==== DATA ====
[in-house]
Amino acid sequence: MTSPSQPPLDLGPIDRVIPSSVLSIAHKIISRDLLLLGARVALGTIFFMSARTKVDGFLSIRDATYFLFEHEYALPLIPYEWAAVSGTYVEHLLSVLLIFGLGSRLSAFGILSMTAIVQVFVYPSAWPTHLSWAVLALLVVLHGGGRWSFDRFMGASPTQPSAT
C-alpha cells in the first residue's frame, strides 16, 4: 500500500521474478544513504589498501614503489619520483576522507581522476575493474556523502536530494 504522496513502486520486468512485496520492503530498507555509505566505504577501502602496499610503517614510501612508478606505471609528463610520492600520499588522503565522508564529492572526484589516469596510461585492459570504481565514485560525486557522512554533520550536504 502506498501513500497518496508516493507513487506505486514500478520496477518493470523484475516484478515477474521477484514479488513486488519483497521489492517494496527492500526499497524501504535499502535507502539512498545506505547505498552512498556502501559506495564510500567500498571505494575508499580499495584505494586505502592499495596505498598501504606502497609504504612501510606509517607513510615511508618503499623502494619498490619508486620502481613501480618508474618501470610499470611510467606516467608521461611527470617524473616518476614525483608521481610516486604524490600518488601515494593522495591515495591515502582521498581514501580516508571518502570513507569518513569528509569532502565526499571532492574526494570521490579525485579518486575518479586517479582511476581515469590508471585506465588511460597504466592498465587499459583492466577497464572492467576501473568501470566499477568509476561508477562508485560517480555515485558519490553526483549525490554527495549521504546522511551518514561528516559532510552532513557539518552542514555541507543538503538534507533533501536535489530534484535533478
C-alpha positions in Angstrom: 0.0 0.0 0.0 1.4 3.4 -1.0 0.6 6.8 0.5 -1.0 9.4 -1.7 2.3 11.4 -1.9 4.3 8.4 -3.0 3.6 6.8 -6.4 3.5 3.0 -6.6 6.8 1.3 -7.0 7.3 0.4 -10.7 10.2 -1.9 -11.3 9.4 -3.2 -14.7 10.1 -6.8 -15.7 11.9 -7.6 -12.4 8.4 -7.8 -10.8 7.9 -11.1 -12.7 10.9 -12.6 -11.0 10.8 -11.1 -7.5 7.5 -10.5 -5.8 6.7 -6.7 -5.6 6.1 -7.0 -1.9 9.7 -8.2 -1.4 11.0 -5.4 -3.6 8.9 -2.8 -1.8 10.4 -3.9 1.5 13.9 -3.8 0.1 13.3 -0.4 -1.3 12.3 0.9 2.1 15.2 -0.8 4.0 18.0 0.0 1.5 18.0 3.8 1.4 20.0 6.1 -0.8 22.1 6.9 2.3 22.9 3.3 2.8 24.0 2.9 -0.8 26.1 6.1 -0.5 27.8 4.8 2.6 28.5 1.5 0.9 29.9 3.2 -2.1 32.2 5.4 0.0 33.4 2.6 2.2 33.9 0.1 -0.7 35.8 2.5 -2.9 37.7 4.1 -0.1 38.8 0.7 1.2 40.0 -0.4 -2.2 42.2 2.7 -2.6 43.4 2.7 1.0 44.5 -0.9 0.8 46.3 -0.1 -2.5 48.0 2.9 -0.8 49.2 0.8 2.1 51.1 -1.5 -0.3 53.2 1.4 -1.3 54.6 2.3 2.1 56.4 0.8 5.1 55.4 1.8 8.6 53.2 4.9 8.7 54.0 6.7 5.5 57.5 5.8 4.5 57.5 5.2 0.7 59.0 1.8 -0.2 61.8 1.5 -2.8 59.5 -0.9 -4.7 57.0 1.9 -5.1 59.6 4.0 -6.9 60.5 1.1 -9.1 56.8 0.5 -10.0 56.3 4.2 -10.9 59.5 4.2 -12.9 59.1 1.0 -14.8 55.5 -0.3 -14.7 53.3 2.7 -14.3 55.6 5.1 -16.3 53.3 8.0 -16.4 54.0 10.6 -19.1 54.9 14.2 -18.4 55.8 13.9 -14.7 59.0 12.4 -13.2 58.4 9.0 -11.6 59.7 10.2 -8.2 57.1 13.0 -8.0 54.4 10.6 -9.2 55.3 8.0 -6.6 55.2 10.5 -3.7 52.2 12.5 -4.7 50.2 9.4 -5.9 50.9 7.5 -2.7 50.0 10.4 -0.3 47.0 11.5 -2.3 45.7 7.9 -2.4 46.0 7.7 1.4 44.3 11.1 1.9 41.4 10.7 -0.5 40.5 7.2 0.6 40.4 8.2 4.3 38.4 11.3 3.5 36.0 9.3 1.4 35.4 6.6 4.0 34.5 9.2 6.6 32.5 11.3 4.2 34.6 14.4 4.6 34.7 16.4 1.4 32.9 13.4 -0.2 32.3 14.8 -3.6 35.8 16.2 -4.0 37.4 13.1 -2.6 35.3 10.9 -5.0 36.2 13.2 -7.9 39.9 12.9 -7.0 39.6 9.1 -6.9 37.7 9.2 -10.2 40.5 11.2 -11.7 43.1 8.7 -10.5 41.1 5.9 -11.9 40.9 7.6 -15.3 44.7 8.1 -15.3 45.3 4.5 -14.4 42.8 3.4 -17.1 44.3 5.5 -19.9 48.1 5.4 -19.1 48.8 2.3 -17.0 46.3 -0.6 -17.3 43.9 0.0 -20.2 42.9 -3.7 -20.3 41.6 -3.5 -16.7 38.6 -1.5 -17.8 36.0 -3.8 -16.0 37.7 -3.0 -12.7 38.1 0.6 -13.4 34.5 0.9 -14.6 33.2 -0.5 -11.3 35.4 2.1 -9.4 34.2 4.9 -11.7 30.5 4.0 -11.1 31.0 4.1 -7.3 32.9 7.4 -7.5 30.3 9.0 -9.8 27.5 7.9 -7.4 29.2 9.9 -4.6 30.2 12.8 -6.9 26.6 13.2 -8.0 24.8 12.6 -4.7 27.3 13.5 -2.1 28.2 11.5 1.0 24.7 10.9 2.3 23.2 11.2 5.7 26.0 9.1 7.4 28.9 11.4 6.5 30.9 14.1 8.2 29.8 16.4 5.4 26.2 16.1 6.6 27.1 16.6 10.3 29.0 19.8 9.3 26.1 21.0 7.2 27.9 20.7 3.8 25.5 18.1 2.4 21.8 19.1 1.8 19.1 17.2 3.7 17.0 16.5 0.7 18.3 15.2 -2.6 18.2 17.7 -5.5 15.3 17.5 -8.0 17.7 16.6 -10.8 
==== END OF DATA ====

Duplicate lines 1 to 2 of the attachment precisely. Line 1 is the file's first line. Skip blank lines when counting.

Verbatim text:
[in-house]
Amino acid sequence: MTSPSQPPLDLGPIDRVIPSSVLSIAHKIISRDLLLLGARVALGTIFFMSARTKVDGFLSIRDATYFLFEHEYALPLIPYEWAAVSGTYVEHLLSVLLIFGLGSRLSAFGILSMTAIVQVFVYPSAWPTHLSWAVLALLVVLHGGGRWSFDRFMGASPTQPSAT